UPDATE: SpaceX launches PACE Mission To Unveil Ocean and Atmosphere Secrets

5th Feb 2024
UPDATE: SpaceX launches PACE Mission To Unveil Ocean and Atmosphere Secrets

NASA has recently announced comprehensive coverage of the pre-launch and launch procedures for its upcoming PACE mission. PACE, which stands for Plankton, Aerosol, Cloud and Ocean Ecosystem, aims to study how the Earth’s oceans and atmosphere interact in an evolving climate. The launch of the PACE mission is scheduled for 1:33 am EST on Tuesday, 6th February. The mission will be launched on a SpaceX Falcon rocket from Space Launch Complex 40 at the Cape Canaveral Space Station in Florida. 

Once in orbit, PACE will study the impact of microscopic life present in water and tiny particles in Earth’s air. About 45 minutes prior to liftoff, live coverage of the launch will be available on various platforms, including NASA Television, NASA+, and the agency’s official site. The coverage of the launch will also include blog updates. Furthermore, photos and streaming video of the launch will be made accessible once the liftoff has occurred.

Update 8th February

NASA’s latest Earth-observing satellite successfully launched into orbit on 8th February. The Falcon 9 took off from Cape Canaveral’s Space Launch Complex 40 at 1:33 a.m. EST (0633 GMT).

Approximately 7.5 minutes post-launch, the initial stage of the rocket executed a successful vertical landing at Landing Zone 1, situated at SpaceX’s Cape Canaveral facility. Five minutes later, the Falcon 9’s upper stage released PACE into a sun-synchronous orbit (SSO) positioned near 420 miles (677 kilometers) above Earth.

Update 6th February

NASA and SpaceX have postponed the launch of the Plankton, Aerosol, Cloud, ocean Ecosystem (PACE) mission originally scheduled for Tuesday, Feb. 6, due to unfavourable weather conditions persisting in the splashdown area off the coast of Florida.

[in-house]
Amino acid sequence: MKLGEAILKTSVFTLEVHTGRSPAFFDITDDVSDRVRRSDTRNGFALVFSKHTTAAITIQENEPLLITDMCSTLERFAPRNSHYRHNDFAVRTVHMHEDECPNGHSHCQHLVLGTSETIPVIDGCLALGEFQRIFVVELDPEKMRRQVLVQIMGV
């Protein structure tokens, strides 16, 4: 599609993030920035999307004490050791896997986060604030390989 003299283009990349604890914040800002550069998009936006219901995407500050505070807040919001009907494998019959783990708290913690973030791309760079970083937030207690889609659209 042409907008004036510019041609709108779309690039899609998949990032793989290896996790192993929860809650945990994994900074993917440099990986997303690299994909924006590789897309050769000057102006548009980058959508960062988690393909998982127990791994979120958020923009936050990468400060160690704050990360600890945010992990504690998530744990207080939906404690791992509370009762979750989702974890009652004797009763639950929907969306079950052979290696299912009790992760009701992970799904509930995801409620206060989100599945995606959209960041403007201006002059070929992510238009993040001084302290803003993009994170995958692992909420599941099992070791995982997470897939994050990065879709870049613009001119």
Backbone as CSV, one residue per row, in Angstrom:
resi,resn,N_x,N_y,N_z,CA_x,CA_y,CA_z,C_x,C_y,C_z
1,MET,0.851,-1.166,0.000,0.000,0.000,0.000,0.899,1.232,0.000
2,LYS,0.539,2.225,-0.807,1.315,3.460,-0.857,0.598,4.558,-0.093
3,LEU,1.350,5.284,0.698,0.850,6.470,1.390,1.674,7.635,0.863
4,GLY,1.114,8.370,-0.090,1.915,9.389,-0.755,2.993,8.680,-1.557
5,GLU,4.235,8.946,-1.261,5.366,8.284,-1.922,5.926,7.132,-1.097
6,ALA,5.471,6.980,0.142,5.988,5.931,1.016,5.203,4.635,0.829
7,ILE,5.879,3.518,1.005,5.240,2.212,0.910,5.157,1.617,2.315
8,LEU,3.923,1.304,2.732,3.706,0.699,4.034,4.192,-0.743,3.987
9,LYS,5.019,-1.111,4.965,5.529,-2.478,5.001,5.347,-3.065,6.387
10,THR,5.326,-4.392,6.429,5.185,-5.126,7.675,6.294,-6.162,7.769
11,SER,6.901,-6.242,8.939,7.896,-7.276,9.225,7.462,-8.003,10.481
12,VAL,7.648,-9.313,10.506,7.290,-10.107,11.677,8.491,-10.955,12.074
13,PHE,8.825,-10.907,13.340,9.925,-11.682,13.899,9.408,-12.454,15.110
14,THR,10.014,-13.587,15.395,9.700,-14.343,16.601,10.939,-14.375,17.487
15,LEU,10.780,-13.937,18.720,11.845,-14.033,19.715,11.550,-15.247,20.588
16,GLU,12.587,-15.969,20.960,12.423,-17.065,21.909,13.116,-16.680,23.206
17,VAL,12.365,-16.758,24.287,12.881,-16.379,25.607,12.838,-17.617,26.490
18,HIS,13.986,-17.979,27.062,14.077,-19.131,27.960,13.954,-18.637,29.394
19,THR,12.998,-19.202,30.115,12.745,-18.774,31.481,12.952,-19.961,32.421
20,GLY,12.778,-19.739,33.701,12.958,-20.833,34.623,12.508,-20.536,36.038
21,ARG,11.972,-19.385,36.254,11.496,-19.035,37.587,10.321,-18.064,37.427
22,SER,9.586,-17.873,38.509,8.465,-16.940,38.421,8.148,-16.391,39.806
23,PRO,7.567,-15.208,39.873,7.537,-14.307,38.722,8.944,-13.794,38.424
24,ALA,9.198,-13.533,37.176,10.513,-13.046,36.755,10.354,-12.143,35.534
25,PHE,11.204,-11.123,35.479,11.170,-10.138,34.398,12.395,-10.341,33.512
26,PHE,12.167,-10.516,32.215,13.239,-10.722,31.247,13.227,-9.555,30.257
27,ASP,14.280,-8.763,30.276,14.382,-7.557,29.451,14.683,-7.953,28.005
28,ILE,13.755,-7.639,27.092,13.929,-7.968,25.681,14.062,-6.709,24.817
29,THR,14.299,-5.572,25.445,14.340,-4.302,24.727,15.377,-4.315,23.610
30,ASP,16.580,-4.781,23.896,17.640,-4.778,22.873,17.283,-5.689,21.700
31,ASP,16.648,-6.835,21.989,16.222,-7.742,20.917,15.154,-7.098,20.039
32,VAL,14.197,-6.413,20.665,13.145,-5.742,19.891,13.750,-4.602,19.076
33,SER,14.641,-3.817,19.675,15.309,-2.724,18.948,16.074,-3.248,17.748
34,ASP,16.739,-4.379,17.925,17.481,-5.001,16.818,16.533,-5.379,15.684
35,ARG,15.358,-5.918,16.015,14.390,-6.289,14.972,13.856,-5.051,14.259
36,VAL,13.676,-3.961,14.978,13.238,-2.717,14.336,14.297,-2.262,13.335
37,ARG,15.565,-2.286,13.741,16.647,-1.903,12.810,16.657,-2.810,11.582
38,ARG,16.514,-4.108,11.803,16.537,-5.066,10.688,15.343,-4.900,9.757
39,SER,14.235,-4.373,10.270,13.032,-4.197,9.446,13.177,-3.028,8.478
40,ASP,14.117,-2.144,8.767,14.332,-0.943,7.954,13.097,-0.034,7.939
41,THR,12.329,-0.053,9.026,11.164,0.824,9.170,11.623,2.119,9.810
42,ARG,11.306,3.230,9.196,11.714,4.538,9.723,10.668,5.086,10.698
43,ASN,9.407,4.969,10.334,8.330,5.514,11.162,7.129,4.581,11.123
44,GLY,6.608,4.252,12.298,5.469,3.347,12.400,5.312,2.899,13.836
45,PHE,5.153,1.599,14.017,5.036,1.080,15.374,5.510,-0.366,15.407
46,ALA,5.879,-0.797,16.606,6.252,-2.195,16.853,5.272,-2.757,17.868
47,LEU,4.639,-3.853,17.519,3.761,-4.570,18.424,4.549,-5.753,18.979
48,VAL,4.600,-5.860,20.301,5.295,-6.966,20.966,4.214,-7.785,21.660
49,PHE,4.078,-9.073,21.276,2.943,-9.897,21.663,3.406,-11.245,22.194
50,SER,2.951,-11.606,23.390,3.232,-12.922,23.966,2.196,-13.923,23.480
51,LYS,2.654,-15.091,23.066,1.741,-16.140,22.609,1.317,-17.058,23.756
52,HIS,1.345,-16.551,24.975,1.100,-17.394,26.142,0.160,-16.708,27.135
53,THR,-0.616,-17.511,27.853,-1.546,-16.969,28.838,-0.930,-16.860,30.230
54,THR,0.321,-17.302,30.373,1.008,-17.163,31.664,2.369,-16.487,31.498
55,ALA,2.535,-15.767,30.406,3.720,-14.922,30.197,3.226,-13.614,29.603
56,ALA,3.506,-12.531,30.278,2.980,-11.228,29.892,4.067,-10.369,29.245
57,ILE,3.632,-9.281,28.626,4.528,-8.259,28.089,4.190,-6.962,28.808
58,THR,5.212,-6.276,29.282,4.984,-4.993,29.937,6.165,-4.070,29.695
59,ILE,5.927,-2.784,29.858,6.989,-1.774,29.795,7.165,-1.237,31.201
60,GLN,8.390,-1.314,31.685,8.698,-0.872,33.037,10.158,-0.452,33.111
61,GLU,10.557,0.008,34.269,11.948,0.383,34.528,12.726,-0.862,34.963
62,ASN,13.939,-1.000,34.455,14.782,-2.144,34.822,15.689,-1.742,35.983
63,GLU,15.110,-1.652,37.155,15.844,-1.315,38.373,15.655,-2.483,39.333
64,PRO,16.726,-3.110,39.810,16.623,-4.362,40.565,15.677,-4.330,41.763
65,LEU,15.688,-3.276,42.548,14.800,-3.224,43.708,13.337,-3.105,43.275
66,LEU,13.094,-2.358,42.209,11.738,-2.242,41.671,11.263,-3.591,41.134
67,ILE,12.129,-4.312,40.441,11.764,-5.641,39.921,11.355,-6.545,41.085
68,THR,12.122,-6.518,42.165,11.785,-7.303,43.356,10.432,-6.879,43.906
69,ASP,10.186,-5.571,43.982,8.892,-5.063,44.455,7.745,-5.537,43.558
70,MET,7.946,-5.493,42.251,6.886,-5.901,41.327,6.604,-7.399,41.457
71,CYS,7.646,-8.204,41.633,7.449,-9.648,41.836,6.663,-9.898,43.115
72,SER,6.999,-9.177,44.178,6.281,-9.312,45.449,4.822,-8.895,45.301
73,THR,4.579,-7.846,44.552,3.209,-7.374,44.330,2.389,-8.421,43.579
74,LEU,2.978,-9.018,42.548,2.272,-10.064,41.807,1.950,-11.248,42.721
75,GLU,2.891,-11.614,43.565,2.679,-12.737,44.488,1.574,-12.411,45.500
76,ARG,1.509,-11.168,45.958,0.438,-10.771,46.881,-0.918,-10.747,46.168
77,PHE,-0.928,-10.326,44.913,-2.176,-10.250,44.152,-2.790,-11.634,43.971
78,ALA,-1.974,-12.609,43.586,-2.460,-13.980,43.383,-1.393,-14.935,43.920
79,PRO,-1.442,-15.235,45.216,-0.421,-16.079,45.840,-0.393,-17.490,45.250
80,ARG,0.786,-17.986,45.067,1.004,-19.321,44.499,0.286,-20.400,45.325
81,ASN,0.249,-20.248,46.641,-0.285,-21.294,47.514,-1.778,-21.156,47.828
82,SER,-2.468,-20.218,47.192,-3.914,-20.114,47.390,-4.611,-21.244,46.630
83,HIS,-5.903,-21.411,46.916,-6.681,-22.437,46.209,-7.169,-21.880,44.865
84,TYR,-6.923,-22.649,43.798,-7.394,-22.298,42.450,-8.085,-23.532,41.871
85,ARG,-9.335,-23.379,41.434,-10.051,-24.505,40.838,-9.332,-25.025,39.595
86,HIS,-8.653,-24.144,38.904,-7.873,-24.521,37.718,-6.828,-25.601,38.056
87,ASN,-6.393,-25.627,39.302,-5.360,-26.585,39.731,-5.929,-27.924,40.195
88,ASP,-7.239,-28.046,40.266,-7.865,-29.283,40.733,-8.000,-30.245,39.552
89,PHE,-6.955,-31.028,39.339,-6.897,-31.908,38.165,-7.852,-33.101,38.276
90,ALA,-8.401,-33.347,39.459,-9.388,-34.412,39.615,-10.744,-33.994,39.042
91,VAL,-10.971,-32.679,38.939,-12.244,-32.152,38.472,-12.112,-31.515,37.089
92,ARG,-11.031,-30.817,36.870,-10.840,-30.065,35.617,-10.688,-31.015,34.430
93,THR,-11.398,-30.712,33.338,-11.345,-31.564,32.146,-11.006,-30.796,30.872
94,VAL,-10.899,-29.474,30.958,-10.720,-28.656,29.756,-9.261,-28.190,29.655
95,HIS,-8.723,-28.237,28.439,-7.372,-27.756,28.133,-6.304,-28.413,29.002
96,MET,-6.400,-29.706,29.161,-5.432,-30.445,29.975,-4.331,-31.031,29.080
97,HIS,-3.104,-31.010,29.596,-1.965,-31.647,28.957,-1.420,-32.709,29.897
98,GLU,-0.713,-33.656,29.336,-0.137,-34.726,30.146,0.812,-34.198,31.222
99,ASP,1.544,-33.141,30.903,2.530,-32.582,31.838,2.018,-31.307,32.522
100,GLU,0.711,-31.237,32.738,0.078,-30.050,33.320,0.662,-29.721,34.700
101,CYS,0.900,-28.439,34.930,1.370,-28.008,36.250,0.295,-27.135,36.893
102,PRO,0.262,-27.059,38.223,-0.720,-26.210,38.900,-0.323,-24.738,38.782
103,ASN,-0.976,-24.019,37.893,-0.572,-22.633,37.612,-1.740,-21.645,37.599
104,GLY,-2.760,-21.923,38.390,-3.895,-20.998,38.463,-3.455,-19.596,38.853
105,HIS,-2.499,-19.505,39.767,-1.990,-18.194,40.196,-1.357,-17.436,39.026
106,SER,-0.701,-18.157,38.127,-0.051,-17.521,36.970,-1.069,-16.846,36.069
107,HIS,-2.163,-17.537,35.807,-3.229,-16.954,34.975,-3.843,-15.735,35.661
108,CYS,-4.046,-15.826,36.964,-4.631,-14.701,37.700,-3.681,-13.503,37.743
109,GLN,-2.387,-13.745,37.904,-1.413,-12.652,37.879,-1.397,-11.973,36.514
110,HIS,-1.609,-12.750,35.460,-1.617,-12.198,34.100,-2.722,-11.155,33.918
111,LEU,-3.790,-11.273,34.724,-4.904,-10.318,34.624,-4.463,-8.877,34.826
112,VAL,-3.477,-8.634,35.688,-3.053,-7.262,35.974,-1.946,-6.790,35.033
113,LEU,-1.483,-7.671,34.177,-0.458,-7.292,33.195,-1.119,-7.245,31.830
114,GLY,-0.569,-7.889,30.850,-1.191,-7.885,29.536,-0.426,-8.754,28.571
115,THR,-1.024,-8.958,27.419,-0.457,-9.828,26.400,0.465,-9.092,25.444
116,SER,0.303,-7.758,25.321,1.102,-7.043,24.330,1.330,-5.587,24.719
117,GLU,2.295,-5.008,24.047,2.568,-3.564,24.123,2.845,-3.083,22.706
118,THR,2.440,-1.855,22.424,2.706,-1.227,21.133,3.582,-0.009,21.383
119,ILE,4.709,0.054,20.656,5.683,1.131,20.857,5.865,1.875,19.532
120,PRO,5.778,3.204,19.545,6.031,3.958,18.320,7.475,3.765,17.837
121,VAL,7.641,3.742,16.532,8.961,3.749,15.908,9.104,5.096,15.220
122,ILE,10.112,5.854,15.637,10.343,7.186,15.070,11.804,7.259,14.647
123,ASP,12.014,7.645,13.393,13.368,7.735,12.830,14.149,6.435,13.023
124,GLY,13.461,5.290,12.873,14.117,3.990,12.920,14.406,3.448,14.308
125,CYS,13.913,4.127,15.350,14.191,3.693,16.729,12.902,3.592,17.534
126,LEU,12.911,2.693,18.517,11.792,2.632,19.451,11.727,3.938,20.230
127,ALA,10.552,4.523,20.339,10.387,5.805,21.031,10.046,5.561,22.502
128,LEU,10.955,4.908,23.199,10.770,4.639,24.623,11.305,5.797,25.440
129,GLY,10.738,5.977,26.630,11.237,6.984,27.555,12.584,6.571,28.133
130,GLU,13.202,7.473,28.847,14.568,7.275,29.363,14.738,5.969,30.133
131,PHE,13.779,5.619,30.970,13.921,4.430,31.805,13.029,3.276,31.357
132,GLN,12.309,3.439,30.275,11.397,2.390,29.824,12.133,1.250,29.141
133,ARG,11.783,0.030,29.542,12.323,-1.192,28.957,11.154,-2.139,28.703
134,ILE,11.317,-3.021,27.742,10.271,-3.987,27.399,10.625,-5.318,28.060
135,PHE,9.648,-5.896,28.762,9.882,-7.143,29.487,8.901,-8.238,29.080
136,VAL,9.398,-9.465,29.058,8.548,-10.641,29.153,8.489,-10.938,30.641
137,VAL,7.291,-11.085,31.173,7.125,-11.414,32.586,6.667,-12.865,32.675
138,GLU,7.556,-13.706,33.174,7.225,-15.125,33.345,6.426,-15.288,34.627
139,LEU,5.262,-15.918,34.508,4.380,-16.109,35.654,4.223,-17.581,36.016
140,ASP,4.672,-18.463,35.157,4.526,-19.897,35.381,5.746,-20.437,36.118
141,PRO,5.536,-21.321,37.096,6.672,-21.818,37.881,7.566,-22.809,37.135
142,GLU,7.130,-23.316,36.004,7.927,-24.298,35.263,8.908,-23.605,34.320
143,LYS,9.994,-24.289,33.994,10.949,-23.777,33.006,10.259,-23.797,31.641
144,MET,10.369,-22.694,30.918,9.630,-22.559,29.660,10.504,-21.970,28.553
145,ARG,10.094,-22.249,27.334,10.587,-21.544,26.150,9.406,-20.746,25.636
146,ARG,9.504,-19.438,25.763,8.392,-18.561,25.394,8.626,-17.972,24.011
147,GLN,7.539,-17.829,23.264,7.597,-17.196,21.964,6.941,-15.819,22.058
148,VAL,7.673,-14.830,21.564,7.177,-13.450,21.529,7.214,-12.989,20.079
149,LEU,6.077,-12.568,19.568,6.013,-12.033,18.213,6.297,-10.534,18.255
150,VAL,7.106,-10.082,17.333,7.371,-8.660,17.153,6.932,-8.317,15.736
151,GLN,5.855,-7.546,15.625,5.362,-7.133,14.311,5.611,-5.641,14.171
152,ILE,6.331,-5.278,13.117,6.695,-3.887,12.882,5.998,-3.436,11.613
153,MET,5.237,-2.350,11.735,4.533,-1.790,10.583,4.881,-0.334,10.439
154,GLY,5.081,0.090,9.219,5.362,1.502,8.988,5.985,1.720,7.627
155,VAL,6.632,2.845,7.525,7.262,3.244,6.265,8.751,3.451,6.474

The new launch target is set for 1:33 a.m. EST (06:33 UTC) on Wednesday, Feb. 7, from Space Launch Complex 40 at Cape Canaveral Space Force Station in Florida. Both the PACE satellite and the Falcon 9 rocket are in good health.

NASA’s PACE Mission to Monitor Ocean-Atmosphere Carbon Dioxide Exchange and Harmful Algae Growth 

The PACE mission will use advanced instruments, including the Ocean Color Instrument, the Spectro-polarimeter for Planetary Exploration, and the Hyper Angular Rainbow Polarimeter, to measure light over a broader range of frequencies and with greater precision than ever before. 

The data acquired through NASA’s PACE mission will provide invaluable insights into the exchange of carbon dioxide between the ocean and the atmosphere. Additionally, it will uncover how aerosols contribute to the growth of phytoplankton in the uppermost layer of the ocean. The use of PACE data is expected to have positive impacts on the economy and society. For instance, it will aid in identifying the scope of harmful algae growth. 

PACE is set to build on NASA’s sustained observations of the Earth and will enhance and extend them, enabling researchers to monitor the Earth’s vital signs in new and improved ways for many years into the future. 

Once launched, PACE will move to an orbital altitude of 676.5 km at a 98-degree inclination. The spacecraft will operate in a sun-synchronous, polar orbit with 1300 local crossing time and has been designed to function for three years. However, the space vehicle carries up to ten years worth of fuel. The nominal three-year mission, which includes operation support, launch expenditures, and spacecraft development, has a cost of $948 million. 

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